Getting Your Horse “on the Bit” is Easy – Keeping Your Horse There is Hard

Katie discusses how to ride “on the bit” (transcript below)

Riding your horse on the bit is both one of the easiest and hardest things you will do in your riding career.

The reason it is easy is because to get the horse to be on bit and flex at poll is the use of pressure & release to get your horses to give to the bit pressure.

The reason it is hard is because of the way the horse has to engage its core to do it well – which gets harder when we start moving!

In the same way that we can stand still and engage our postural muscles, it’s easy - but then you are asked to move, or run, or dance – not so easy.

These are the things we are expecting of our horse – to move gracefully forward with acceptance of the bit.

The actual teaching of the acceptance of the bit, to be on the bit, is easy; the hard part is conditioning the involved for the horse to maintain it easily and with forward movement.

Issues with attempting to get your horse on the bit when they aren’t conditioned to it:

False flexion

False flexion. Note the bend at the 3rd vertebrae.

False flexion. Note the bend at the 3rd vertebrae.

The horse breaks away at the 3rd vertebrae as opposed to flexing at the poll and bringing its head on the vertical. This puts its head too deep, leading to them working on the forehand, pulling with the shoulders and then working behind the bit.

You will still get rewarded in your dressage test for your horse being slightly behind the vertical or slightly on the vertical but still on the forehand, but you will have comments like lacking forward or lacking impulsion. And that’s essentially because you have pulled the horses head down without learning how to ride them forward through to contact.

That is the conditioning work that we do to maintain the horse in frame while on the bit in forward movement.

Twisting Pelvis or Dropped Shoulder

We use bend to establish the suppleness for the horse to be able to put its head down in the first place. So rather than bending through the rib cage, they will twist through the pelvis or drop the shoulder. This allows them to put their head down without technically having to engage their postural or self-carriage muscles.

This further enhances them travelling on the forehand, pulling with their chest and shoulders,  working with false flexion and working behind the bit.

Tips to work your horse to truly be ‘on the bit’

What being on the bit actually is is between being too hollow and too deep.

What I teach my students is to ride them forward, hands out of their mouth and let them be hollow. Then use their half halt (which you have taught them to give to bit through pressure/release), and they might come behind the bit slightly, or your just asking them to tuck their chin in, and then you want to ride them forward out of that again. You are using your circle work to keep them nice and supple. Eventually, the horse will develop its core strength and the stability of its postural muscles to be able to ride forward, into contact. So that when you ride your half halt, they don’t come behind the bit, and when you ride your forward, they don’t hollow.

What happens, though, is we get super excited that our horse is on the bit, and we want to keep them there, not change up the exercise or allowing strengthening. In doing that we end up with our horse coming behind the bit, behind the leg, and going on the forehand.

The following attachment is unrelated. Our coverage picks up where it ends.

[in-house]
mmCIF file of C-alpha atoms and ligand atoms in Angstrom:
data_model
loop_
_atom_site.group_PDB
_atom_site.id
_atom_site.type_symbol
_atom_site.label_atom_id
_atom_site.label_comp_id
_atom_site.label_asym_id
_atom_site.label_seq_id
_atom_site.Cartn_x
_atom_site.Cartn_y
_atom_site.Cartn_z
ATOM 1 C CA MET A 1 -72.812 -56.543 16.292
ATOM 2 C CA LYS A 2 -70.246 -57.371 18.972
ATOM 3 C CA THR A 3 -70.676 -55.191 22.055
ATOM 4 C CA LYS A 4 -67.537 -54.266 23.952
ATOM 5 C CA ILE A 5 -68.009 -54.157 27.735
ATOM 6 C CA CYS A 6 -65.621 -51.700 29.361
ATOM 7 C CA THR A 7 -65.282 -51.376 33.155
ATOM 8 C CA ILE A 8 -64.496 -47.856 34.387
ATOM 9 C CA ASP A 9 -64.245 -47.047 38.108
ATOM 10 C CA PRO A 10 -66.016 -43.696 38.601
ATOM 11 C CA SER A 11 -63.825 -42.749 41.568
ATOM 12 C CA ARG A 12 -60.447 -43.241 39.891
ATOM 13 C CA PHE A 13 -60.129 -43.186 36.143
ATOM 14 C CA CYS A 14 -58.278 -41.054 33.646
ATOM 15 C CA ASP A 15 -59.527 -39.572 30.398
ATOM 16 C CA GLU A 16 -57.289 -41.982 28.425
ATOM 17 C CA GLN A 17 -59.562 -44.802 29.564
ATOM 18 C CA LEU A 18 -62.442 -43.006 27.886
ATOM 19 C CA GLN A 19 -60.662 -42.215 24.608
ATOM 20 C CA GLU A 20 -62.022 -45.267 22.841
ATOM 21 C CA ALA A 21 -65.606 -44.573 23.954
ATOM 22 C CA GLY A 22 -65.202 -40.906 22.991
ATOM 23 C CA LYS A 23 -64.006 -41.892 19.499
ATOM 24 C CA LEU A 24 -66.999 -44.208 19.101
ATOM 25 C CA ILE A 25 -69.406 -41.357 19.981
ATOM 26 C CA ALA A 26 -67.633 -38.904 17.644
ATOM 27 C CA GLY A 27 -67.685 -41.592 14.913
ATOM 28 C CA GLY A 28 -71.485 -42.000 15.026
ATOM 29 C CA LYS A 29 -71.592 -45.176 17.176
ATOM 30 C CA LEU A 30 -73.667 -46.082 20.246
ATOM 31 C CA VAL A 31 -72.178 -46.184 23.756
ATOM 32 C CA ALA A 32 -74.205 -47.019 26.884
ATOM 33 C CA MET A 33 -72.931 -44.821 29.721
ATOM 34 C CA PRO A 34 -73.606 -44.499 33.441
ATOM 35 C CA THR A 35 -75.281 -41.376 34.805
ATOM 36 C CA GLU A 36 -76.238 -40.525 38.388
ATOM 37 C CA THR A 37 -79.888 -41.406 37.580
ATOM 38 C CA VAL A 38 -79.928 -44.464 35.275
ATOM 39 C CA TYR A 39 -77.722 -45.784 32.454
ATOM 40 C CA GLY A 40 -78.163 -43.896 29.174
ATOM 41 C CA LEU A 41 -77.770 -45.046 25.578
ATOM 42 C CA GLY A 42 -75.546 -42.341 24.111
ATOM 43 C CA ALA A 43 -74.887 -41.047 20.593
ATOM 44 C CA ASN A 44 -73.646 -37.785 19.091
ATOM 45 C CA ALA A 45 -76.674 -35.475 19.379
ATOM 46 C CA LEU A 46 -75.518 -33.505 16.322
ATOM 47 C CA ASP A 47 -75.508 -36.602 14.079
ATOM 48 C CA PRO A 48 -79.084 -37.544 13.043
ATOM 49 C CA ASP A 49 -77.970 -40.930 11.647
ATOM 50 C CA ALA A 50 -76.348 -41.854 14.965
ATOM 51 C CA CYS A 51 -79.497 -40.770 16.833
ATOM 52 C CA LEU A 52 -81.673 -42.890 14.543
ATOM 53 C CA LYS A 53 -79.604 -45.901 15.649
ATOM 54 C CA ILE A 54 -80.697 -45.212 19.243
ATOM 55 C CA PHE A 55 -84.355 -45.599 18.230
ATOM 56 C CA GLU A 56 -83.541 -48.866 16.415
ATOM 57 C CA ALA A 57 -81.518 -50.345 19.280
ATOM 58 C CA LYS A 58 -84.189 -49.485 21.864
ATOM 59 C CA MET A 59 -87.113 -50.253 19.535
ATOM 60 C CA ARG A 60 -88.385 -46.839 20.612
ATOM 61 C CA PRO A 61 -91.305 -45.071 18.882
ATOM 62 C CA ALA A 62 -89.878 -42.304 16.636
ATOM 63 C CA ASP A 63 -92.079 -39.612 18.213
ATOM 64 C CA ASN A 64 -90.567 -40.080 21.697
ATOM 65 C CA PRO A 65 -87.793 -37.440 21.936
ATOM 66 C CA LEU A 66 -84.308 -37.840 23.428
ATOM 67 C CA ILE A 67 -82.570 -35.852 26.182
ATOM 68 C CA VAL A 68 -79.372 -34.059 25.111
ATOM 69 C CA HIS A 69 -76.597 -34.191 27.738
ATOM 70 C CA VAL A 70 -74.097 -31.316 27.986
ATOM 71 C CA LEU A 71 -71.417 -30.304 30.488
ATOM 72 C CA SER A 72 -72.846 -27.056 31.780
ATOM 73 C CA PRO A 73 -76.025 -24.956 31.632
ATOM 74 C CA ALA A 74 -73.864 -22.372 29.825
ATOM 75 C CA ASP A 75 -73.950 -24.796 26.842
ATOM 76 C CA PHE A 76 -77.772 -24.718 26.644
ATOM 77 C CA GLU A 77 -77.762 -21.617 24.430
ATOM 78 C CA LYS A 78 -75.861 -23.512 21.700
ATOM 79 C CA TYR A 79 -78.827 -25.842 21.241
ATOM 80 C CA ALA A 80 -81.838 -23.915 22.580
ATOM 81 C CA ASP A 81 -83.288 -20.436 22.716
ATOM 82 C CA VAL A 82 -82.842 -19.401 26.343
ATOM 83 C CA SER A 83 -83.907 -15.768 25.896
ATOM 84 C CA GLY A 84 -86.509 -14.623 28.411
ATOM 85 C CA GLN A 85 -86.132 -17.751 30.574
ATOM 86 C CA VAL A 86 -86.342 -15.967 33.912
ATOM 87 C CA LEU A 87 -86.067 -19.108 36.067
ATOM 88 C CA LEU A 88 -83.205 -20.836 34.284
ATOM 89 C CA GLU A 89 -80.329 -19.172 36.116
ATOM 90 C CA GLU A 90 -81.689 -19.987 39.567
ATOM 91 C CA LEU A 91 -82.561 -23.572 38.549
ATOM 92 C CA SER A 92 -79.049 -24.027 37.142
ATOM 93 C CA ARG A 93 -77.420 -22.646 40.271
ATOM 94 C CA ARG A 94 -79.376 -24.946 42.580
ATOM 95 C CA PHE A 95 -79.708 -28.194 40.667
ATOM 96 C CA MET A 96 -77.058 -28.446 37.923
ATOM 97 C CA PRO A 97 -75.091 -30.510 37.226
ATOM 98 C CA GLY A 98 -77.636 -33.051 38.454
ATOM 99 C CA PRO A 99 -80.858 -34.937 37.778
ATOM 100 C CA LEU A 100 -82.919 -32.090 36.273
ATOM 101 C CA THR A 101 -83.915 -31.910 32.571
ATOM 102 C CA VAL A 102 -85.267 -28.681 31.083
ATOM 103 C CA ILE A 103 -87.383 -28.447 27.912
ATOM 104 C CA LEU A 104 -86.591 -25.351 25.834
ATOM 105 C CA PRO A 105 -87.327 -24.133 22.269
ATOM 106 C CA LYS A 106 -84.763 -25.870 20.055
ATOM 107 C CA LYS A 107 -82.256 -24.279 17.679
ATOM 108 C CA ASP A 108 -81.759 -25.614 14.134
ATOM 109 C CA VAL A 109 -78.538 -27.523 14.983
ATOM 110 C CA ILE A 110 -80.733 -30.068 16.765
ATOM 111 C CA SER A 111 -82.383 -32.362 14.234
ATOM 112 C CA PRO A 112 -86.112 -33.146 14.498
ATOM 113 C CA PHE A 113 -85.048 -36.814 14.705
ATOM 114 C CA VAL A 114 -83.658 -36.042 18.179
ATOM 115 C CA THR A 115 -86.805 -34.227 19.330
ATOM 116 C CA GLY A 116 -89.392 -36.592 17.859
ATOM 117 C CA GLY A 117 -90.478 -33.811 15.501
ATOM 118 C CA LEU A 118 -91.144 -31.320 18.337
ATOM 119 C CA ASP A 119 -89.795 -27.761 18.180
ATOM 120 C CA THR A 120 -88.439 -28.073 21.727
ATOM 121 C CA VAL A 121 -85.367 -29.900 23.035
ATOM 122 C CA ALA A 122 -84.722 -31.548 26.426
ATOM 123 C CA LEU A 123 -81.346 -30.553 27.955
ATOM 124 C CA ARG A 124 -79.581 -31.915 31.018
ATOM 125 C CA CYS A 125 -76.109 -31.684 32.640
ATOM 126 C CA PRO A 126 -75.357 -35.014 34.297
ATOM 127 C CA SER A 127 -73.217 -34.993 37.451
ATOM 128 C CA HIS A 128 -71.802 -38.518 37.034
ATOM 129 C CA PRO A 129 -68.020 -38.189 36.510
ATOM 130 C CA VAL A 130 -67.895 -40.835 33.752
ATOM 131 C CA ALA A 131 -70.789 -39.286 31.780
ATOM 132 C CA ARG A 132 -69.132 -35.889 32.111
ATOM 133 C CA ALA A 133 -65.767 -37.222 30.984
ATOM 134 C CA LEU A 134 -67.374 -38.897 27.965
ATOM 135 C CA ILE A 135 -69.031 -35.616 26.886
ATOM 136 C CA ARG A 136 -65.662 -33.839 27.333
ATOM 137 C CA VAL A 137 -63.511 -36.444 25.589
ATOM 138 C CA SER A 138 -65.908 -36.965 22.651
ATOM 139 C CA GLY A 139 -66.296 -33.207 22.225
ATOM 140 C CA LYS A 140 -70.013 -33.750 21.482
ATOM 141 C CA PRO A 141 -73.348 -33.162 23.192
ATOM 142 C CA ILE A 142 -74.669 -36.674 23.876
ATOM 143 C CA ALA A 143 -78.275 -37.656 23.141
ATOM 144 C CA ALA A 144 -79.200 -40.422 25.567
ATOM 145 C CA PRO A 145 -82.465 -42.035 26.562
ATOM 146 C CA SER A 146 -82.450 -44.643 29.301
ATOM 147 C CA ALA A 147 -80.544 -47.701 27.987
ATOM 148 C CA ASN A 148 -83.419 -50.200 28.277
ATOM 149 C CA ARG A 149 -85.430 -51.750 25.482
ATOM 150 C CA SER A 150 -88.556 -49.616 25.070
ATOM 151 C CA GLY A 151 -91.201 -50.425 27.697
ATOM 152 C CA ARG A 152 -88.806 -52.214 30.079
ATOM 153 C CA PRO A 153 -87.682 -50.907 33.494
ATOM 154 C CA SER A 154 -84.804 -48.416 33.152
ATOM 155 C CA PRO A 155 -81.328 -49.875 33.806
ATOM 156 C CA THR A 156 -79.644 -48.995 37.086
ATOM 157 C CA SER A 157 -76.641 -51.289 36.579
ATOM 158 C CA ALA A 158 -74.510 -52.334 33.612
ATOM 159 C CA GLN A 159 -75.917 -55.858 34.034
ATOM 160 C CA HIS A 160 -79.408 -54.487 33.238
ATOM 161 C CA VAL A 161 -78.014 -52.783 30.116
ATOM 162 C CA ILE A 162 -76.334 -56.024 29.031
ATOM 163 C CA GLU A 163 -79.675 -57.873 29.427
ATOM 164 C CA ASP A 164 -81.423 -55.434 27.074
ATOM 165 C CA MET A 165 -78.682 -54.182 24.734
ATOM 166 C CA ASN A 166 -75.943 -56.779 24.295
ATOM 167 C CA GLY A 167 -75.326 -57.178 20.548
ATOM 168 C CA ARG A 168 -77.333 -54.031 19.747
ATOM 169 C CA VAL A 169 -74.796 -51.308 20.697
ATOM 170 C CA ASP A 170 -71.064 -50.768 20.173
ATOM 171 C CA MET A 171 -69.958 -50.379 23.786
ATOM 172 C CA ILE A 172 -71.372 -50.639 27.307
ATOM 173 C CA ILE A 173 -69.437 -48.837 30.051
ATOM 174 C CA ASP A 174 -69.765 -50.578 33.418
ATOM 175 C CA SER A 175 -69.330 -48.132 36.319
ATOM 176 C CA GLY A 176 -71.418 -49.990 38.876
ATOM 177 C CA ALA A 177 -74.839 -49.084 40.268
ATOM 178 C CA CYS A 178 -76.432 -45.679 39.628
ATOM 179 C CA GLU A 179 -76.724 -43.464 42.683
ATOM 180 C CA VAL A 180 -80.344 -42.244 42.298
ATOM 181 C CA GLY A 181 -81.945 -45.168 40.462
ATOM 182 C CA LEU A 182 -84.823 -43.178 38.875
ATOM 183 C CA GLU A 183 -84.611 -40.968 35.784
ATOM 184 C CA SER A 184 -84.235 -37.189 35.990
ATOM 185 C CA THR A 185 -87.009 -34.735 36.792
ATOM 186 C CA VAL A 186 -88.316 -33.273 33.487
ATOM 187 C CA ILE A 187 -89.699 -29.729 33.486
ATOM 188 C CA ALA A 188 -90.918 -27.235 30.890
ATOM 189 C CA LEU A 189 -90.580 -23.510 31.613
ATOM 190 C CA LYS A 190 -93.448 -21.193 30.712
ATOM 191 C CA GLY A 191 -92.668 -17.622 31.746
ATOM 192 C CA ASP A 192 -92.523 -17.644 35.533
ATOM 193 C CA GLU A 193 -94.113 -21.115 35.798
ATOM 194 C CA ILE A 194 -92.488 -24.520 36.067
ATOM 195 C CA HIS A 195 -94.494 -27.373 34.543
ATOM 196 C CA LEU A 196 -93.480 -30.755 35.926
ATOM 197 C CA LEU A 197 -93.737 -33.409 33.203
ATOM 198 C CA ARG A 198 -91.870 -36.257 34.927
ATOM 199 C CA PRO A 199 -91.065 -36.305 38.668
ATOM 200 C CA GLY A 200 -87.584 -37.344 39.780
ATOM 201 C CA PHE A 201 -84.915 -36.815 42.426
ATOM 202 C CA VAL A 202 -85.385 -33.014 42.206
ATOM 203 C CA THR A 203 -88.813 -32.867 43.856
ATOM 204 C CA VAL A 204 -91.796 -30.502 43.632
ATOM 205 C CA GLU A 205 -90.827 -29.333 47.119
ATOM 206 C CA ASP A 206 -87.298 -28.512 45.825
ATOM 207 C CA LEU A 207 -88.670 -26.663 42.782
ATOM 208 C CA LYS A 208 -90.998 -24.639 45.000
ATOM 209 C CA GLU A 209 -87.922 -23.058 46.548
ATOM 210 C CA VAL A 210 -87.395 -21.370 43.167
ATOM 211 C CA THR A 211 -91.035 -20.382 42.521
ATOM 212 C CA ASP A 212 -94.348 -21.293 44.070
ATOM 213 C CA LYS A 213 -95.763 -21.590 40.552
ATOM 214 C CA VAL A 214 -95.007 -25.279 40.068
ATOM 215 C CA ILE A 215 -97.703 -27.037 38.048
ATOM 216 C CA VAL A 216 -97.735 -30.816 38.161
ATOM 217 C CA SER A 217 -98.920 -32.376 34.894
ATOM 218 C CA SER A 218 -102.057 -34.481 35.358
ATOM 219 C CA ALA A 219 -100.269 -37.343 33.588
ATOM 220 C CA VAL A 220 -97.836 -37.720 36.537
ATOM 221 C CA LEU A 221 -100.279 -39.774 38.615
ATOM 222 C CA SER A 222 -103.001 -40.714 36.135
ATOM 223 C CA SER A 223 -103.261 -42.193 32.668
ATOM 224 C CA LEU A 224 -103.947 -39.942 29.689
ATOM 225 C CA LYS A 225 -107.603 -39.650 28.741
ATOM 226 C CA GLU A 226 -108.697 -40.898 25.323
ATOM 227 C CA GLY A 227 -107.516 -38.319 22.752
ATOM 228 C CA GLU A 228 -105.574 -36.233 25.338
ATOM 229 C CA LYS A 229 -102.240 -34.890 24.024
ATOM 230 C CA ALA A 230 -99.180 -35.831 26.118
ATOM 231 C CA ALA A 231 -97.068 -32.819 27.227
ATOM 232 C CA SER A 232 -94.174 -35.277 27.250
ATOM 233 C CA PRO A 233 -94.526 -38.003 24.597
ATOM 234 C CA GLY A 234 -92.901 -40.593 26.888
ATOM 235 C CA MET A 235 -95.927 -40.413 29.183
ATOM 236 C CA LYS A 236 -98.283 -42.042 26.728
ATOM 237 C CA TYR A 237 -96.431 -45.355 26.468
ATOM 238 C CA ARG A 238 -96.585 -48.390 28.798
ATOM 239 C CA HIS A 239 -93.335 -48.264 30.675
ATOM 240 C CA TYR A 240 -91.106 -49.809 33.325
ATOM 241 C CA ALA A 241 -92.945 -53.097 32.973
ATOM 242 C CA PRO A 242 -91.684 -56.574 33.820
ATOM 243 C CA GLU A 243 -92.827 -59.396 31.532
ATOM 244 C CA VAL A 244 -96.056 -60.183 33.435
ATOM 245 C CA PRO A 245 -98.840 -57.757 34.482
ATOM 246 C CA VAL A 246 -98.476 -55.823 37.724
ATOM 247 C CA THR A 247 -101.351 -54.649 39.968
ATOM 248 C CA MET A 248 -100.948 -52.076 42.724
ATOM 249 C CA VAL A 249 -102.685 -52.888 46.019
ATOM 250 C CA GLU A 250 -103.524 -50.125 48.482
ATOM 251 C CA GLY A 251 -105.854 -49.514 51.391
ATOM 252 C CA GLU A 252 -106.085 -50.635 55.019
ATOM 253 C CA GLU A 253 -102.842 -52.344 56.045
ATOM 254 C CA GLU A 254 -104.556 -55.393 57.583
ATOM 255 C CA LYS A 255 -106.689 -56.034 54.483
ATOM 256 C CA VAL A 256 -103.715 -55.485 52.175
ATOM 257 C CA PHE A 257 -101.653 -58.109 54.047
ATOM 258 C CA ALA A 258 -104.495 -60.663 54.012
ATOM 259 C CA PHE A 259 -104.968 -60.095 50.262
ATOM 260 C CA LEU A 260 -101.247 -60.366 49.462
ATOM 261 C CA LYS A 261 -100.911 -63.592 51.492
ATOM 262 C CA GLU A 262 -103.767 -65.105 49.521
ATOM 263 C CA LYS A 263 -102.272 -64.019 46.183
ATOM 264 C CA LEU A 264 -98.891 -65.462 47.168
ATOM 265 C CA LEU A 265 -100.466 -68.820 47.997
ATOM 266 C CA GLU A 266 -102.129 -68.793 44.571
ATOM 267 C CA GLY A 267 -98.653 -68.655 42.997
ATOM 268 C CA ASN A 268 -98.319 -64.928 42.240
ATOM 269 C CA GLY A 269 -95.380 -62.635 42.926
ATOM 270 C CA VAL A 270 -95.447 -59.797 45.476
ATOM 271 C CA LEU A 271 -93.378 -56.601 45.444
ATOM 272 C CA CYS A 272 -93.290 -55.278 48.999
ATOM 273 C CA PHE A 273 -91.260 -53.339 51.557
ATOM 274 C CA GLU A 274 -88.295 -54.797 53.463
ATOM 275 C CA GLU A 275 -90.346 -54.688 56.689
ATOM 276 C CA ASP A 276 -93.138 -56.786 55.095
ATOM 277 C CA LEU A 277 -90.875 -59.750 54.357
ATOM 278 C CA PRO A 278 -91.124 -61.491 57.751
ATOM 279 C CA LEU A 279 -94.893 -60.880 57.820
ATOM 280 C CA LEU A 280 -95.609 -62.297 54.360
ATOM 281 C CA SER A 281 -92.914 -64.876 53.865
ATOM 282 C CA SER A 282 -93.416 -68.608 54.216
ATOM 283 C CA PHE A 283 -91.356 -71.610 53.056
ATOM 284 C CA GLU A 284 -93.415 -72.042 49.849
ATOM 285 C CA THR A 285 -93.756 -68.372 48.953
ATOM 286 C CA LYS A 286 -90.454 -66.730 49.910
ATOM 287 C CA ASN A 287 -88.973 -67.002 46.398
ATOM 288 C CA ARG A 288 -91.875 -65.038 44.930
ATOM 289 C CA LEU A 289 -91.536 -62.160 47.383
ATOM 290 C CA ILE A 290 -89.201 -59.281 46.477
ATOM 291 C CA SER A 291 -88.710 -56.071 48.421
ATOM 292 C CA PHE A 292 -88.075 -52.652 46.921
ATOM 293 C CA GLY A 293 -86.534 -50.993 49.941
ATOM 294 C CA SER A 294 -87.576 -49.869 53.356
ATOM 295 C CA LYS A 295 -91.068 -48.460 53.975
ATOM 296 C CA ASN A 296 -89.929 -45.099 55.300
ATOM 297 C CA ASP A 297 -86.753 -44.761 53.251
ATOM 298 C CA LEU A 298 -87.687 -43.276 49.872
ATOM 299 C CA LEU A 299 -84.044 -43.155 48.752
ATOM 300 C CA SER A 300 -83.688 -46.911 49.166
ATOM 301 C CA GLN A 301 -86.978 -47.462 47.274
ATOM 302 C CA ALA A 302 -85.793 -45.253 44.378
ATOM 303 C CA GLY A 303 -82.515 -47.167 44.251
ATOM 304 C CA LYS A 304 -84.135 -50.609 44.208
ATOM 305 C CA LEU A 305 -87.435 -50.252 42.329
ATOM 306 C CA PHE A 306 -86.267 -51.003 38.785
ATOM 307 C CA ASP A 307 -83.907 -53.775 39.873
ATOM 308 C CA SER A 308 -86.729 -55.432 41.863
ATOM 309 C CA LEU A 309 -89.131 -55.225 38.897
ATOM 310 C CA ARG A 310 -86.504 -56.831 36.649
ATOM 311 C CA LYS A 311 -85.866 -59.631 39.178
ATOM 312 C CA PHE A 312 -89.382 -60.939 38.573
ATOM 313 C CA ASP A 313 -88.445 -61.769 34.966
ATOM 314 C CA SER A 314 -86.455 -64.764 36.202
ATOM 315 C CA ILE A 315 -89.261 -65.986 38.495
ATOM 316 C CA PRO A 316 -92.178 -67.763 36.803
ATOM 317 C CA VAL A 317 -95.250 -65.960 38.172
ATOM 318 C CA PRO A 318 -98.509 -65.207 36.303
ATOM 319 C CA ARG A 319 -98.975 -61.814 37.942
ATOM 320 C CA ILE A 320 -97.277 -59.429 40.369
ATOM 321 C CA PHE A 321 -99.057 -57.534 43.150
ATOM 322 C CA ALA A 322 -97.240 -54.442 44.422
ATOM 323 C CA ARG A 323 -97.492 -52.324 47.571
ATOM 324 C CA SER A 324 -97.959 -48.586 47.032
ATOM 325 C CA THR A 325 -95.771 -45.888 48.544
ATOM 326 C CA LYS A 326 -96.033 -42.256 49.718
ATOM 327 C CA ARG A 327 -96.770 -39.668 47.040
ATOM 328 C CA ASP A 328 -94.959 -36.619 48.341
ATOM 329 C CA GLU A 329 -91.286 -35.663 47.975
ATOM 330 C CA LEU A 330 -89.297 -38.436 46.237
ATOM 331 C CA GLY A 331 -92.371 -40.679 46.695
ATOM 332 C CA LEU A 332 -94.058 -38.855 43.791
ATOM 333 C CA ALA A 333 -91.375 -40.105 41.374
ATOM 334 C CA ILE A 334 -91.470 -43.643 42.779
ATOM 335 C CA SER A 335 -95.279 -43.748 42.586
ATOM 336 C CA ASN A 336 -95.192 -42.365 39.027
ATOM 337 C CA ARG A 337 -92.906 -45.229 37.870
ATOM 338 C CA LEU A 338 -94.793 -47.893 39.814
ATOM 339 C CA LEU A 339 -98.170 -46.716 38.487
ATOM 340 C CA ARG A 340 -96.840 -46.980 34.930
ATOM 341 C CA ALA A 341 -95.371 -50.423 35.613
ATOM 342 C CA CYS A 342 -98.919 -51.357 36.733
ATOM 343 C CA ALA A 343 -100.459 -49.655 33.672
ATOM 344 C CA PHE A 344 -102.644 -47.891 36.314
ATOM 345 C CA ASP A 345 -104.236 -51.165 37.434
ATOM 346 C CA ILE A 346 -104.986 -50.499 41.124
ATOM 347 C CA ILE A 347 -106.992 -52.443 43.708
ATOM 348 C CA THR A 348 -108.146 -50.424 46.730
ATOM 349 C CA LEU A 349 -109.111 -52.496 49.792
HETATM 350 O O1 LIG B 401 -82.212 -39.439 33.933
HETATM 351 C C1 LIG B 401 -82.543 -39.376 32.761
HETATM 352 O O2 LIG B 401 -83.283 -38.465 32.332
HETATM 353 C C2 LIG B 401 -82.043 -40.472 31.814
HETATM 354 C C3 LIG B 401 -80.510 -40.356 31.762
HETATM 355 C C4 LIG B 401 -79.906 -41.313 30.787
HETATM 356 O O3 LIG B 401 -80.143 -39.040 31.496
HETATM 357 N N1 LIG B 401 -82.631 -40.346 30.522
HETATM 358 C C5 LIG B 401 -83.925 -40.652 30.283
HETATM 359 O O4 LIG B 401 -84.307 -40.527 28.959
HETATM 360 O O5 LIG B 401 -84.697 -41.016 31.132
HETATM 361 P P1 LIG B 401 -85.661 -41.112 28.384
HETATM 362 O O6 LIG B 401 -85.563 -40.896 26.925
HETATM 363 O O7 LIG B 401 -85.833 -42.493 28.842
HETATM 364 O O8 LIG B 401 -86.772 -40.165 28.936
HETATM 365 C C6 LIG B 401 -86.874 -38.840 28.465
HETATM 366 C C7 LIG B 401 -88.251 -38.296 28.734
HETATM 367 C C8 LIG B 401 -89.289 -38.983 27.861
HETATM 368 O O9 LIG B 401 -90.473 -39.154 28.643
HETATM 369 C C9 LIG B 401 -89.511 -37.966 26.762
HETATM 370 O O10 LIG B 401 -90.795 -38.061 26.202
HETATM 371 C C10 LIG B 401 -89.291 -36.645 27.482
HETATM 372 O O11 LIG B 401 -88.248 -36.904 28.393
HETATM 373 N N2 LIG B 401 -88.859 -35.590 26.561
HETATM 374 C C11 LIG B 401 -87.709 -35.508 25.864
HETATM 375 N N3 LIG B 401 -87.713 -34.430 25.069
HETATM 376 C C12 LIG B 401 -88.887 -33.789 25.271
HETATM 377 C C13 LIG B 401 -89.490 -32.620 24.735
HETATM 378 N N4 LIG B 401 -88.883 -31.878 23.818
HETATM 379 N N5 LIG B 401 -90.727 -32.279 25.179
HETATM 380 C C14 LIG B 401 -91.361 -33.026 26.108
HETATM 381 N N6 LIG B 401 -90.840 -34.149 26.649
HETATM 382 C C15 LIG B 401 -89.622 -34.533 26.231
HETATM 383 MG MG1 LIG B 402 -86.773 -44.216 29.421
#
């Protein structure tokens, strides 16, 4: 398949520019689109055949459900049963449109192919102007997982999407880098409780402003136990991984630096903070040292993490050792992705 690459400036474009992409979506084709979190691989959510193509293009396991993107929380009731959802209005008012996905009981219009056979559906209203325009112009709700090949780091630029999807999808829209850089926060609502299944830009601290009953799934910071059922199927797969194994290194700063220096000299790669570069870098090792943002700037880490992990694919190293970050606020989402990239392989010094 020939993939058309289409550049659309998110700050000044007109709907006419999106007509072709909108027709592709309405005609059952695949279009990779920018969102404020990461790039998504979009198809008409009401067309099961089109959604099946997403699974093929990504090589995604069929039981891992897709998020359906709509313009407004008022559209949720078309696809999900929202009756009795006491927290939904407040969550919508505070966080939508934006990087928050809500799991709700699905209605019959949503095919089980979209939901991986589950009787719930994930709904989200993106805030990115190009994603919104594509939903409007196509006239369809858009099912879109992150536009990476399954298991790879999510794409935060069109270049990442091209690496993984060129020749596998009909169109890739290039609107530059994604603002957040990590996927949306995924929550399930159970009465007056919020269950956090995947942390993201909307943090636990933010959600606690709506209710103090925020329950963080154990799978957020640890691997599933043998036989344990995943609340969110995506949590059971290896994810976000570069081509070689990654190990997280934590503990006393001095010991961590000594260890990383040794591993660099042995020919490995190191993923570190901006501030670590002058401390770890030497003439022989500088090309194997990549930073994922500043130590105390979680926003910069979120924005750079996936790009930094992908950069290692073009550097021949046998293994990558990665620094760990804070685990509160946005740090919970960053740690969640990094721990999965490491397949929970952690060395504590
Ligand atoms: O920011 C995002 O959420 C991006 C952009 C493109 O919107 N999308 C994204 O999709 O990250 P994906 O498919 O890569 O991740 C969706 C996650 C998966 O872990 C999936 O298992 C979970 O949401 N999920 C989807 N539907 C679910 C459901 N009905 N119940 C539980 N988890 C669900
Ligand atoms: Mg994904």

So it is important for us riders, in these first few stages where the horse is learning and developing how to work on the bit, to allow them to go hollow, and then bring them back in again, then letting them go hollow, and bring them back again.

You have to give your horse the 12 months it needs to condition their body to that exercise.

Using the half halt to bring them in and then letting them out forward and hollow allows the correct toning for the muscles during the development stage

Using the half halt to bring them in and then letting them out forward and hollow allows the correct toning for the muscles during the development stage

It takes 6-8 weeks to develop the coordination and balance, followed by 3-4 months of muscle conditioning – the muscles they need to develop to actually hold their head there (we want it to feel natural and good for them to hold their head there while they are moving) – and finally, 6-12 months for bone and ligament density, so that this environmental stress that we have created in their bodies becomes part of their conformation. That’s when you can just hop on your horse and they are already there.

The ‘on the bit part’ is quite easy. The conditioning part is the hard part, where you are giving your horse the time and the environmental exposure for their body to adapt to it and be able to do it easily and maintain it consistently.

Obviously, part of that is you, as the rider, understanding how to apply the pressure release so their head can come down, but also having the sensitivity to know when your horse has come behind your leg, or when its dropped the hip, or fallen out through the shoulder, or when it’s not moving forward to your hands, or when it is not moving forward with thoroughness.

All of these parts of part of your journey as a rider to learn, so that you don’t inhibit your horse’s range of movement.

You don’t want to stress about whether the horse’s head is on the bit or not, you want to learn the foundations of how to work the horse correctly into contact. And once you learn those foundations, and apply those exercises, the horse will come onto the bit.

The ‘on the bit’ part is just the last piece of the puzzle of good self carriage from your horse.

Want to learn how to use the training scale to maximise your horses ability to develop true self carriage? Register for our online course Foundations of Equine Development Green to Self Carriage